“Tell Mauricio Babilonia, over there in Macondo, to release the yellow butterflies,
for the war has ended.”
It seems like it was just a few days ago since I finished Gabriel García Márquez’s One Hundred Years of Solitude, so vivid was the book and Gabo in my memory that I was part amazed, part nostalgic that the lines were what the FARC (Revolutionary Armed Forces of Colombia) used to relay a cryptic message:
The line, a reference to Gabriel García Márquez’s foundational was a response to the public announcement that, after fifty-two years of war and four years of negotiations, the head of the Colombian delegation, Humberto de la Calle, and the chief FARC negotiator, Iván Márquez, signed the agreement at a ceremony in Havana.
I’m particularly excited about Guernica’s The Female Fighter Series which “pairs female writers with women who are fighting, or have fought, in armed resistance movements worldwide to bring to light the distinctive personalities, politics, and circumstances of participation.”
The first essay on the series features Sandra, an ex-combatant from FARC who is now being reintroduced to civilian life following the peace accords between FARC and the Colombian government. She was interviewed by the writer’s mother, who was part of Mexico’s Zapatista movement.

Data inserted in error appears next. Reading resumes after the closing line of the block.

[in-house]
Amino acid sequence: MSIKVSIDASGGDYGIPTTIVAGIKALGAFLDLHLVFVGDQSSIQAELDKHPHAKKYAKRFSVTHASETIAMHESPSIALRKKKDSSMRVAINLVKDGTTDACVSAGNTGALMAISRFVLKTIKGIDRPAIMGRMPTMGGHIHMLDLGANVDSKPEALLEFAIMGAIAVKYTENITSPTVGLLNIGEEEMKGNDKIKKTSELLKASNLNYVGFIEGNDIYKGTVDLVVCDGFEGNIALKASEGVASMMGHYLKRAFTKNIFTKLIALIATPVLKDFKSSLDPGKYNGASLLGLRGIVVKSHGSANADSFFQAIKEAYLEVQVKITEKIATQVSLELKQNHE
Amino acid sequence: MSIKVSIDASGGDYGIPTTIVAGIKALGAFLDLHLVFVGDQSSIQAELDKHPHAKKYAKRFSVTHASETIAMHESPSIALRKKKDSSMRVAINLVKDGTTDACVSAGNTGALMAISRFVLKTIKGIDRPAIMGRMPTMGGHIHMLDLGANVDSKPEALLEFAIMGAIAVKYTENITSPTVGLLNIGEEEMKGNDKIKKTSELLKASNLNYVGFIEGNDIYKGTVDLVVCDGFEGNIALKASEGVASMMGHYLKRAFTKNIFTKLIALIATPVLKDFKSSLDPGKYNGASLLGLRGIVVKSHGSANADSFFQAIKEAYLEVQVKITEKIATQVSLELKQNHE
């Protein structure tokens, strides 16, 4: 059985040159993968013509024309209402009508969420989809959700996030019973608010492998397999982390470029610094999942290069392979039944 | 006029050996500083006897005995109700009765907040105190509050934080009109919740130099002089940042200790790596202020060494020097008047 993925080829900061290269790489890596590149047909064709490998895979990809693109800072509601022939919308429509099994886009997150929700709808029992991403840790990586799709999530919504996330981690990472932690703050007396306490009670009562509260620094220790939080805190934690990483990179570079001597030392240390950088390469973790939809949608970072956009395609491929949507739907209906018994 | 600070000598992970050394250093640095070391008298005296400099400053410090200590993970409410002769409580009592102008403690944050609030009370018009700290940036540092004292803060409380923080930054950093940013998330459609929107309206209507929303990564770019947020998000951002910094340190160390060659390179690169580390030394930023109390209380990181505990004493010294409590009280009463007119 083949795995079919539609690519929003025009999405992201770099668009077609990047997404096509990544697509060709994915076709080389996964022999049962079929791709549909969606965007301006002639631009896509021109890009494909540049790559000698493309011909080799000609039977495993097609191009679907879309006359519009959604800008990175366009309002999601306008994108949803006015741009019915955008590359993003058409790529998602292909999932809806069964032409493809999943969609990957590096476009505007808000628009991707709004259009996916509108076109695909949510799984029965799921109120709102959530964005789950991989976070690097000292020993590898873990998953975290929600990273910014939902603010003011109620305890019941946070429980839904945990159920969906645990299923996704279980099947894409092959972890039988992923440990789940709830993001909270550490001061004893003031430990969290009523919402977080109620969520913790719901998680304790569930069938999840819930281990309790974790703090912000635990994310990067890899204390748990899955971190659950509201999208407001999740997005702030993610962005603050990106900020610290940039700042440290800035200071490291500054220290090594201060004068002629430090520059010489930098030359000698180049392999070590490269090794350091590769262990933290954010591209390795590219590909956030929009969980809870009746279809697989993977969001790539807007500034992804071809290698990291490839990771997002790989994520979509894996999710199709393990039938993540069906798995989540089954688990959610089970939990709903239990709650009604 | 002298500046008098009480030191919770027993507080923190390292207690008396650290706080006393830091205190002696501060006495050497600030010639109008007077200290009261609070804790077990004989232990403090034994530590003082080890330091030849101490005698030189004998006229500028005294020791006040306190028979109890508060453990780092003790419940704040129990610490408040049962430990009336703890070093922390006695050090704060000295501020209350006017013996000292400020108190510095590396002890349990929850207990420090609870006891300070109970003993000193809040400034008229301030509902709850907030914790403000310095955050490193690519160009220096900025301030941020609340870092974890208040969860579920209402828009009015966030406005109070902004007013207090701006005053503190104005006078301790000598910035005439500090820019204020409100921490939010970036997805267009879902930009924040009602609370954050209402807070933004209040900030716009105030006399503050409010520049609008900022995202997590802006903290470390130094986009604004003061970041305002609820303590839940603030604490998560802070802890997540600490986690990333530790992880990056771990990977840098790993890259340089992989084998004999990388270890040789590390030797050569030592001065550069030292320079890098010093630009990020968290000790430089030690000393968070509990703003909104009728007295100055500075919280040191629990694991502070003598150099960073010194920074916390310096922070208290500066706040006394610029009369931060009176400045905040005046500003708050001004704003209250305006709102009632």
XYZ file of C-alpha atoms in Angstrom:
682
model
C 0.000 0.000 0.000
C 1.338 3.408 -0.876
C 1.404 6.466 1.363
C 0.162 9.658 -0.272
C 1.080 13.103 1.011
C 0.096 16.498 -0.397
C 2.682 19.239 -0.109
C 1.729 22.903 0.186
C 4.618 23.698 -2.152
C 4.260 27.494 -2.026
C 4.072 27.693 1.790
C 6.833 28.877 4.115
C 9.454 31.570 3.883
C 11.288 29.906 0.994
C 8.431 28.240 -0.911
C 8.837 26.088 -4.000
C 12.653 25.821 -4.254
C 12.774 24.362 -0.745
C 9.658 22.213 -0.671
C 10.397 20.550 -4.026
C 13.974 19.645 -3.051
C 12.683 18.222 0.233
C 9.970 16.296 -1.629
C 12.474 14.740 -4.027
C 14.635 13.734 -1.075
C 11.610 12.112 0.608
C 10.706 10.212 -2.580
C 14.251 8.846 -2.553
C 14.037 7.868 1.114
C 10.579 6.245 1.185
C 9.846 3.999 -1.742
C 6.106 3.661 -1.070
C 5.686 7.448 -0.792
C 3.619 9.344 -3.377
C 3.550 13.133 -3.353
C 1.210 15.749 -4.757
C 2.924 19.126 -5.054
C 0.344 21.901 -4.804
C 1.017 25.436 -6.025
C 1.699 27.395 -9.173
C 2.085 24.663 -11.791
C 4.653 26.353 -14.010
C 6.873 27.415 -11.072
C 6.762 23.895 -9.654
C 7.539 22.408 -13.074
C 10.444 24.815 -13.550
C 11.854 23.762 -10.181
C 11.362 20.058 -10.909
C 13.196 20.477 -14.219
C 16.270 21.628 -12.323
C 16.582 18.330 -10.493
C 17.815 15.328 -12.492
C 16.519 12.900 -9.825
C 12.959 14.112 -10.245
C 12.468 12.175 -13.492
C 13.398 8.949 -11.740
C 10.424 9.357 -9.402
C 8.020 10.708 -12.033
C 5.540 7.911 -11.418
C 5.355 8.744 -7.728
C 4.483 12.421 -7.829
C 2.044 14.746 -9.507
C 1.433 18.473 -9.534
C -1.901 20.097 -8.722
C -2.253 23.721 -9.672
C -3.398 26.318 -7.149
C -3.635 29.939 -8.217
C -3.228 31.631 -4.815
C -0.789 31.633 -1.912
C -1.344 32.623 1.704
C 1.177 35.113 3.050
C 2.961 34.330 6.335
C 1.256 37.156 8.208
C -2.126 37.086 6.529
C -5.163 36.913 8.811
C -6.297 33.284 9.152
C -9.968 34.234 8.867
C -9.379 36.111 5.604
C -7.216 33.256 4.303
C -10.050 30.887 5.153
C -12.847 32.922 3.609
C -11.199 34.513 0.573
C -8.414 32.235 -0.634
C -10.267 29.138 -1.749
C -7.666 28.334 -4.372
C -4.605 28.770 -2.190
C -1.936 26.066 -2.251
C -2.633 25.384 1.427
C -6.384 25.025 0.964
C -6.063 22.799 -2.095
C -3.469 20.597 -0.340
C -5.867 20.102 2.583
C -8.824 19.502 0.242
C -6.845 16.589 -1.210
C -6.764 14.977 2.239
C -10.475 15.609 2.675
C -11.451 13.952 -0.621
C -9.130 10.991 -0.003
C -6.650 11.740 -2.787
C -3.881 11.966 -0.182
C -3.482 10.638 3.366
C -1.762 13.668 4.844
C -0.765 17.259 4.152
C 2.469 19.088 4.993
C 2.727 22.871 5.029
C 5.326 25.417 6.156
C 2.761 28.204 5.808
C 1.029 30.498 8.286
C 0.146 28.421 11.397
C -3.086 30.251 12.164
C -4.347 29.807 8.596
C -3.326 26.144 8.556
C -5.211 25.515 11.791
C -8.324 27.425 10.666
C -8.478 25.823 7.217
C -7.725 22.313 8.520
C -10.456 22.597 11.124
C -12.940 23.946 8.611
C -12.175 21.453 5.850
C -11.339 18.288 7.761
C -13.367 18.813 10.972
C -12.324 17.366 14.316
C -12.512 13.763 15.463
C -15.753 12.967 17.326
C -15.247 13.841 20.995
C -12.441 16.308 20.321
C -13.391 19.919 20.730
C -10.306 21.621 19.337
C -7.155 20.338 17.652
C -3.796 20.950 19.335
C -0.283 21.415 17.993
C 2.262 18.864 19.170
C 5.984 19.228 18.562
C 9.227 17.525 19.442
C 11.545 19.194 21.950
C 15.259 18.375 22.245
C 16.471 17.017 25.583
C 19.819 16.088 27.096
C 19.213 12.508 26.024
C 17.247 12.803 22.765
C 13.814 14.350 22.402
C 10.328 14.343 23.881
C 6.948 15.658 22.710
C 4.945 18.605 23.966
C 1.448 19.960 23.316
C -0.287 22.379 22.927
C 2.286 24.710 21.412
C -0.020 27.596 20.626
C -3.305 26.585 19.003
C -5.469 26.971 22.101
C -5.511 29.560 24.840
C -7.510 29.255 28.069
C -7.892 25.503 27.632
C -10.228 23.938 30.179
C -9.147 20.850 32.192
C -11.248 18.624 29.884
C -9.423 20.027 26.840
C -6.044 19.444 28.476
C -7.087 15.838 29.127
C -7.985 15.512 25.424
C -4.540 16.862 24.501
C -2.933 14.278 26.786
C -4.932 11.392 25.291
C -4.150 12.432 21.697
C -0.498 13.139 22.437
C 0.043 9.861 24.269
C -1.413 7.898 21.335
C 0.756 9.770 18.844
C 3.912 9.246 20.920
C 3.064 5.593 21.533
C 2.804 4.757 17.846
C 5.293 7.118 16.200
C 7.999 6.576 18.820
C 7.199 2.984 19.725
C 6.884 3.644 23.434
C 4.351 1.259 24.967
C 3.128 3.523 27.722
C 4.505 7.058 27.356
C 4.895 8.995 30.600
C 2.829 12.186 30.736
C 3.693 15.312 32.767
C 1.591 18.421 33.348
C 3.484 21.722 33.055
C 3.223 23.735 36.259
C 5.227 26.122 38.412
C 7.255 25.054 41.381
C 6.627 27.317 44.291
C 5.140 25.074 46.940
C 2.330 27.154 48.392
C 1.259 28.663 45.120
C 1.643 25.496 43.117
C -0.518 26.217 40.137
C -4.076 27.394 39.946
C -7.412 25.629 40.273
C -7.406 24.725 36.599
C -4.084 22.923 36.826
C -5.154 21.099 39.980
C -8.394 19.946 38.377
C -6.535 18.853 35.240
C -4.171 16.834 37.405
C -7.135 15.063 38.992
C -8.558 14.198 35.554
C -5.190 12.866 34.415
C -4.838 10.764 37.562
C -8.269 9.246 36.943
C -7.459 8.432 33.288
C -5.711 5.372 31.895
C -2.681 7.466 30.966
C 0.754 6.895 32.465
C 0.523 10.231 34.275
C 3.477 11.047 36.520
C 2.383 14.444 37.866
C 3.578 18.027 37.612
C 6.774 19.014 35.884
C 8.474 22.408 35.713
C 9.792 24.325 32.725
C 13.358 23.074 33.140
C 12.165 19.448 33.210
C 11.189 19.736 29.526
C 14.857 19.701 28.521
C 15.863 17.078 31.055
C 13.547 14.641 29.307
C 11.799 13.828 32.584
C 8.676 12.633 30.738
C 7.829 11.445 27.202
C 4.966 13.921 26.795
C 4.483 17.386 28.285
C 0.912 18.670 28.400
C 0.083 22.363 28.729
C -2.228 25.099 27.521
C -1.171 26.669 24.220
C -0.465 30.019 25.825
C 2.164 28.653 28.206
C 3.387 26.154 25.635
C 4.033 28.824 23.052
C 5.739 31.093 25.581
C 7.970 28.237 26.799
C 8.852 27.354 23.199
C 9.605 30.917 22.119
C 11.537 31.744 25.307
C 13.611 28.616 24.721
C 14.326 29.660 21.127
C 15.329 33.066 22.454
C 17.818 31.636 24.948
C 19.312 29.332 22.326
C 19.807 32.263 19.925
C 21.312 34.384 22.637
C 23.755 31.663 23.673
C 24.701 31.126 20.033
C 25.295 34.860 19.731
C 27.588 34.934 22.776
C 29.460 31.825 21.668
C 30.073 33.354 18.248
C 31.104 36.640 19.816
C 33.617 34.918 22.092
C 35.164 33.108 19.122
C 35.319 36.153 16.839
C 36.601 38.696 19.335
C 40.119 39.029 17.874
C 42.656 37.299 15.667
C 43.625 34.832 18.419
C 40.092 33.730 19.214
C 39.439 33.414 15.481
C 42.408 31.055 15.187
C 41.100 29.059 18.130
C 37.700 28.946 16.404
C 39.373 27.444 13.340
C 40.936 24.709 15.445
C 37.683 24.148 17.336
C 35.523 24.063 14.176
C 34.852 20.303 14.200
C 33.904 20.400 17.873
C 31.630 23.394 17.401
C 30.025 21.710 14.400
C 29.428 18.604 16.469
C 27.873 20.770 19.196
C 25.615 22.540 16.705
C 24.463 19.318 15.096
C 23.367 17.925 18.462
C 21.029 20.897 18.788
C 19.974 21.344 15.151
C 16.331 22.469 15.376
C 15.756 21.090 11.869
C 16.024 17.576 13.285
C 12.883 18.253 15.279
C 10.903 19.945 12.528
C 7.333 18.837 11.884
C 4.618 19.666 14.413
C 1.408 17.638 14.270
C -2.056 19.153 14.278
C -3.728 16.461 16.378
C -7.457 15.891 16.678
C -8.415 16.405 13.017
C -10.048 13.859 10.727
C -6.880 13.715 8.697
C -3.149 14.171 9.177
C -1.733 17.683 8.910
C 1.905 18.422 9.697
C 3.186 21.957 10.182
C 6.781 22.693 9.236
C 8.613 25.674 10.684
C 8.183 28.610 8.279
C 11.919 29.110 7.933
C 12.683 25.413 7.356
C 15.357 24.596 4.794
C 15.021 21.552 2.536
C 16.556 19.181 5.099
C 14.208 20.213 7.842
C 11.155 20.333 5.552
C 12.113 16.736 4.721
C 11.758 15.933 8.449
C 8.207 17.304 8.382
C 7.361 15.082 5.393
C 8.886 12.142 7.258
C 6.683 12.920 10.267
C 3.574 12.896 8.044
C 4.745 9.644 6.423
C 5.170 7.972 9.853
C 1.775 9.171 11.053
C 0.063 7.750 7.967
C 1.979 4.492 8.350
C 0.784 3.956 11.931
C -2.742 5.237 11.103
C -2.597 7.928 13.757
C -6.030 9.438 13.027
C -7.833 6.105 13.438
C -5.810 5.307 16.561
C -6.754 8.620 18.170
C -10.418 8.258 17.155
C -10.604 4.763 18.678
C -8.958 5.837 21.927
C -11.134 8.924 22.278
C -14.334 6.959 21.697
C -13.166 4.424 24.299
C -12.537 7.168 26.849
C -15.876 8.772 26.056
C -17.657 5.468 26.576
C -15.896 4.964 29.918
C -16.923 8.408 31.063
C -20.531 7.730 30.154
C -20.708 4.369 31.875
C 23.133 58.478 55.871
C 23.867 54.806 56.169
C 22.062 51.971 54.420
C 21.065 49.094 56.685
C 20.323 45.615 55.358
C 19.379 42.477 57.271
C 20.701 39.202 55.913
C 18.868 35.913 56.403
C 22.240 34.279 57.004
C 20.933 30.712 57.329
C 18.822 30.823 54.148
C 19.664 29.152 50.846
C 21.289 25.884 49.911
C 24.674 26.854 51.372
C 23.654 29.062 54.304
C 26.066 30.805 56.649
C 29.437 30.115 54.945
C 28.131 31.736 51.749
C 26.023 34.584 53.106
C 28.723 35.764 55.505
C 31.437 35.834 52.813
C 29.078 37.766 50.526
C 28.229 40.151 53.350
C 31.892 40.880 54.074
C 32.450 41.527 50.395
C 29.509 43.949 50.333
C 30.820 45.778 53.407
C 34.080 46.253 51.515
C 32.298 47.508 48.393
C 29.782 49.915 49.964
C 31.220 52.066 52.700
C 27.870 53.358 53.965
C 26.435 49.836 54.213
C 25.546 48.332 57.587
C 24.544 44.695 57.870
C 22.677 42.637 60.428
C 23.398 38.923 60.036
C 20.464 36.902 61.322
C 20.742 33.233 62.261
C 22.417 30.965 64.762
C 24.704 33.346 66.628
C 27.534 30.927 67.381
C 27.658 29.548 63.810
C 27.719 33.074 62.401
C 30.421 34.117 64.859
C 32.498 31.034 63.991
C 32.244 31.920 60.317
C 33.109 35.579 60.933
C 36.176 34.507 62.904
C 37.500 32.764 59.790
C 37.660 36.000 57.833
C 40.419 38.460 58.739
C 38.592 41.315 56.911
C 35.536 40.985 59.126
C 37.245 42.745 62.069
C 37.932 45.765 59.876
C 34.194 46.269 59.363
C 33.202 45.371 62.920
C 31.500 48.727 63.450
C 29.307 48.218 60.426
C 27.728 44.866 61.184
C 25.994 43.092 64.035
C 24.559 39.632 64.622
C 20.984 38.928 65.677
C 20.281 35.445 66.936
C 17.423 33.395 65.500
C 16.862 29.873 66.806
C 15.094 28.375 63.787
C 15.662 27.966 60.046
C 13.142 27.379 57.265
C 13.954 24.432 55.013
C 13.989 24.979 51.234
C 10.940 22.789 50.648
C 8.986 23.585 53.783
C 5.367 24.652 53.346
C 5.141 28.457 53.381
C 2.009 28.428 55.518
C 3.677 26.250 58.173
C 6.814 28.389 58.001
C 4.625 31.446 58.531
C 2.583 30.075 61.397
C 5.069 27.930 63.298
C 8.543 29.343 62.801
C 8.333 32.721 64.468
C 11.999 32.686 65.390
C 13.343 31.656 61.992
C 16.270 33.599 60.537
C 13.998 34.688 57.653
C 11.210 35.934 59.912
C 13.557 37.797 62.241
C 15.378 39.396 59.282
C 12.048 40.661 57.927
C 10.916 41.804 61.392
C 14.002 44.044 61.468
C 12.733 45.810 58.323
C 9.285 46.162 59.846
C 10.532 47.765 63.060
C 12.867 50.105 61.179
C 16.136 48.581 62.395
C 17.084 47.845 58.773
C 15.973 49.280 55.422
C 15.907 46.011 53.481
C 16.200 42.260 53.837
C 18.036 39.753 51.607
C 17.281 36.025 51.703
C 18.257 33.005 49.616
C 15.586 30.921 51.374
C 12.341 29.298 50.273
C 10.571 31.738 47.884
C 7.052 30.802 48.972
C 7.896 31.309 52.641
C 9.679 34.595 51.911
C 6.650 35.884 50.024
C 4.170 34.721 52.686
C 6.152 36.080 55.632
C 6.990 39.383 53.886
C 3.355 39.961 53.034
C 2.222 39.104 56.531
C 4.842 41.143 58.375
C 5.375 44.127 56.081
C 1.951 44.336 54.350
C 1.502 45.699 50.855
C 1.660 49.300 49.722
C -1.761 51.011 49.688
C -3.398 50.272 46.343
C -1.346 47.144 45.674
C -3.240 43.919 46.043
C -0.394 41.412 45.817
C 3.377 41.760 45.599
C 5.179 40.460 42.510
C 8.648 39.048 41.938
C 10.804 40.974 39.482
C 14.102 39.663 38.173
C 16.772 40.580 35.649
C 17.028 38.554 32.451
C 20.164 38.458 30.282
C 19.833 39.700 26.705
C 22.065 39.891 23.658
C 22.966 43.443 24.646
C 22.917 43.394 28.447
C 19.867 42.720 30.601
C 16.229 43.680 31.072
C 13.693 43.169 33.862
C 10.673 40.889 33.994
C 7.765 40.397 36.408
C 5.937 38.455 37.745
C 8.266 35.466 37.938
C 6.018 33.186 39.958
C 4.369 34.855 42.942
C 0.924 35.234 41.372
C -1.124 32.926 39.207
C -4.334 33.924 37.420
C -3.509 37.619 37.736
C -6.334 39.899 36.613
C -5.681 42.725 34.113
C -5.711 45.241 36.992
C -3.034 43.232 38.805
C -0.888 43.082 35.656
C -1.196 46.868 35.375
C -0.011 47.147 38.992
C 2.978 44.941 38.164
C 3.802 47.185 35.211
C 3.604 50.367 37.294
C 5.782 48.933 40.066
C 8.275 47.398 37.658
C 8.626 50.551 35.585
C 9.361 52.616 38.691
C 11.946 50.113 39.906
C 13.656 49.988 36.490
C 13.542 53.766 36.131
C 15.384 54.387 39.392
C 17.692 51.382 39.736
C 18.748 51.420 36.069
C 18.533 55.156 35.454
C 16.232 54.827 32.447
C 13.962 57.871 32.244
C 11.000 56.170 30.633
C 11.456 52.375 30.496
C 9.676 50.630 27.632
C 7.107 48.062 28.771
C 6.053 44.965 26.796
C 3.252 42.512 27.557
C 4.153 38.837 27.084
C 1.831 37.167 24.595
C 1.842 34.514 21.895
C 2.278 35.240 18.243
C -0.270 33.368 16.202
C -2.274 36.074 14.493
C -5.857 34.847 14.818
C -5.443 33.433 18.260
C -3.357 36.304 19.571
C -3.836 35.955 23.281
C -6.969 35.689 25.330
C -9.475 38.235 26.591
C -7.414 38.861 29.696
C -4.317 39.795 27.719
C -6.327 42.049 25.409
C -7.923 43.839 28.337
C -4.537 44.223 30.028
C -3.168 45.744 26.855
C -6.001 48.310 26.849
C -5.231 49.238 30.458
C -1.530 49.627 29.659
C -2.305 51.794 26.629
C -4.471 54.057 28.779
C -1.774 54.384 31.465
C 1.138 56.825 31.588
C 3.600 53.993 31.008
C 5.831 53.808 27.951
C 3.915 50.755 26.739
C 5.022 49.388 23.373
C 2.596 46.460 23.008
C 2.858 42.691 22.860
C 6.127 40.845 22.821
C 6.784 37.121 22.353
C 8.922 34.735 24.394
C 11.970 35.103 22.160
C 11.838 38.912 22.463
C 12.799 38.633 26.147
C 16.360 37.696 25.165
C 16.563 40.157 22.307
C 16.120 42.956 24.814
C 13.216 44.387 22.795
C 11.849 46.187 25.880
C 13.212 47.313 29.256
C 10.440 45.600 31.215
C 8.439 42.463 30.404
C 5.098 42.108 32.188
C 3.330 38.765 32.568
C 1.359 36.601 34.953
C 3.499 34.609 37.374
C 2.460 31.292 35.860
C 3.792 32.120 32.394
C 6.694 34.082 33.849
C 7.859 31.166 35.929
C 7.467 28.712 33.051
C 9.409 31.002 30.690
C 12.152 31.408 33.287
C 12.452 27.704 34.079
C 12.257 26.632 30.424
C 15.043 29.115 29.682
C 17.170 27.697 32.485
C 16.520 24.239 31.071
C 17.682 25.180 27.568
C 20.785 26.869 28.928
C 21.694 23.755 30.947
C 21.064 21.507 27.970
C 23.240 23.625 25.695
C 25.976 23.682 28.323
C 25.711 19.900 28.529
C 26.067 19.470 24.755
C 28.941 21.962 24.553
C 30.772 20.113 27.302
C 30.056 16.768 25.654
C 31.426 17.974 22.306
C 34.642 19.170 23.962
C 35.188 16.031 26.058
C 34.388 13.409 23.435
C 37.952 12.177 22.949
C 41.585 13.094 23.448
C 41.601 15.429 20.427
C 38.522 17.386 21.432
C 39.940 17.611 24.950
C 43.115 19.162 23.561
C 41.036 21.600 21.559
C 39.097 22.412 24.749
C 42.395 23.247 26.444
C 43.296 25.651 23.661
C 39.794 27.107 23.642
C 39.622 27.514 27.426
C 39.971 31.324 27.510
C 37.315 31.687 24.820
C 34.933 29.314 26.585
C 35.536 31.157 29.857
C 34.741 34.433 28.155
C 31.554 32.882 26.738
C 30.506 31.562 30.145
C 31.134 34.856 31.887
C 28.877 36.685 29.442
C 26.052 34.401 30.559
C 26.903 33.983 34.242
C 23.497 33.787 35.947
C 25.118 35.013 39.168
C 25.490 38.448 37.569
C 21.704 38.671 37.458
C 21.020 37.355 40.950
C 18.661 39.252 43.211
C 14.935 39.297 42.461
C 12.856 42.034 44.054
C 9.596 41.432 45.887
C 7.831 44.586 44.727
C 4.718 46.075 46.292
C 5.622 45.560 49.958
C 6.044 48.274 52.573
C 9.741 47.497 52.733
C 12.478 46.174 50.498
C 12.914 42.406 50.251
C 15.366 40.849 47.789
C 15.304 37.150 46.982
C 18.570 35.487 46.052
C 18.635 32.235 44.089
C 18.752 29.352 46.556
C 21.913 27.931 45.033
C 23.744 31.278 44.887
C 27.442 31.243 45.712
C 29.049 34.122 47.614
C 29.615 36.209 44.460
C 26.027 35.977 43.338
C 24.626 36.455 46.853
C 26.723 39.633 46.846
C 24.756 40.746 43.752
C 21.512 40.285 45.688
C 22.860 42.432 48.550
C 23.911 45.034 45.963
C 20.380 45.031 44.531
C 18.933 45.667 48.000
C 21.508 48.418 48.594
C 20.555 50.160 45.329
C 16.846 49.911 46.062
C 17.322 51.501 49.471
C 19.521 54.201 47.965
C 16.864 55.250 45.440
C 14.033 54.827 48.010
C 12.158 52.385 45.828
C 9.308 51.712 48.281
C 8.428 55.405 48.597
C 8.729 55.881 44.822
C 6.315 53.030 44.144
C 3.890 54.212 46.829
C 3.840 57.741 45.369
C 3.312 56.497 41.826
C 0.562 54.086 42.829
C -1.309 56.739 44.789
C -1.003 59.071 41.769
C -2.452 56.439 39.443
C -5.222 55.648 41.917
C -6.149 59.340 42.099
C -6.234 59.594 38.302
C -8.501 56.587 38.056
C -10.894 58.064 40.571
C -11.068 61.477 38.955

What follows is an enlightening conversation between two revolutionary women, as they both try to make sense of life after their time in the revolutionary front.
“Where do you plan to start?” I ask.
“I don’t know. But I will tell you this: ‘relinquishing weapons’ is only the tip of my little finger compared to everything else that has to be done, on both sides. What has to be done implies a monumental effort; a lot of work has to be done after the peace is signed.”
I came across another article which referenced the late Fidel Castro in the realm of literature. I am a big fan of the Cuban revolutionary figure, and I think that 2016 couldn’t have been any worse until news of his death. So imagine my surprise upon finding out that Castro and Gabo were pretty close, that Castro actually worked on Gabo’s manuscripts.
The Cuban president, who died on 25 November, acted as unofficial copy editor for the acclaimed novelist Gabriel García Márquez, providing line-by-line corrections for the writer after the two struck up a close friendship in the late 1970s.
I think I’ll close off 2016 by rereading One Hundred Years of Solitude, and deepen my resolve and commitment to liberation movements, one revolutionary book at a time.